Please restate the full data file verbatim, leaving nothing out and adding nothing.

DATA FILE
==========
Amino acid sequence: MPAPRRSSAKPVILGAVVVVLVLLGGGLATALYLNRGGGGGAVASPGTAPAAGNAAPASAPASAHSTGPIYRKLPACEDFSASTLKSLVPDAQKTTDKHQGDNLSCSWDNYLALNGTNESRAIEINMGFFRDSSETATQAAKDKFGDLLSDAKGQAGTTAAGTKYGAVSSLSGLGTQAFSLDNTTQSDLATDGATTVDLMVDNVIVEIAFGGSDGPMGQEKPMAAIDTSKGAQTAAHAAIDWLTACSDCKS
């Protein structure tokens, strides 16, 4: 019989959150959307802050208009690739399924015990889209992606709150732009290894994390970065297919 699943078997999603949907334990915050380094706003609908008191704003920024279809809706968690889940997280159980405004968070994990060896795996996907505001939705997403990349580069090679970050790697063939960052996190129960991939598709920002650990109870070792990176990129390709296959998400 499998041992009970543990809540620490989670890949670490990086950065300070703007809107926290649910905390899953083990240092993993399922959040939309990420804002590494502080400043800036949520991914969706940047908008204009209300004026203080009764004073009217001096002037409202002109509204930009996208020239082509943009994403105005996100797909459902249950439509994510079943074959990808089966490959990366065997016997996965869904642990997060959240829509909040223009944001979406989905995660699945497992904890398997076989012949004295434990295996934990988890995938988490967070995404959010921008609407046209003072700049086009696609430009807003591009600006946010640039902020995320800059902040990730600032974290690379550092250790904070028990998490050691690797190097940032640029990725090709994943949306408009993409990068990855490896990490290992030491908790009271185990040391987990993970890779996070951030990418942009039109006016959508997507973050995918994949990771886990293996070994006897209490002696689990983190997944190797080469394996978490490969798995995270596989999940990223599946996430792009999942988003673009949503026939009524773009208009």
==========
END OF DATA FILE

Amino acid sequence: MPAPRRSSAKPVILGAVVVVLVLLGGGLATALYLNRGGGGGAVASPGTAPAAGNAAPASAPASAHSTGPIYRKLPACEDFSASTLKSLVPDAQKTTDKHQGDNLSCSWDNYLALNGTNESRAIEINMGFFRDSSETATQAAKDKFGDLLSDAKGQAGTTAAGTKYGAVSSLSGLGTQAFSLDNTTQSDLATDGATTVDLMVDNVIVEIAFGGSDGPMGQEKPMAAIDTSKGAQTAAHAAIDWLTACSDCKS
């Protein structure tokens, strides 16, 4: 019989959150959307802050208009690739399924015990889209992606709150732009290894994390970065297919 699943078997999603949907334990915050380094706003609908008191704003920024279809809706968690889940997280159980405004968070994990060896795996996907505001939705997403990349580069090679970050790697063939960052996190129960991939598709920002650990109870070792990176990129390709296959998400 499998041992009970543990809540620490989670890949670490990086950065300070703007809107926290649910905390899953083990240092993993399922959040939309990420804002590494502080400043800036949520991914969706940047908008204009209300004026203080009764004073009217001096002037409202002109509204930009996208020239082509943009994403105005996100797909459902249950439509994510079943074959990808089966490959990366065997016997996965869904642990997060959240829509909040223009944001979406989905995660699945497992904890398997076989012949004295434990295996934990988890995938988490967070995404959010921008609407046209003072700049086009696609430009807003591009600006946010640039902020995320800059902040990730600032974290690379550092250790904070028990998490050691690797190097940032640029990725090709994943949306408009993409990068990855490896990490290992030491908790009271185990040391987990993970890779996070951030990418942009039109006016959508997507973050995918994949990771886990293996070994006897209490002696689990983190997944190797080469394996978490490969798995995270596989999940990223599946996430792009999942988003673009949503026939009524773009208009």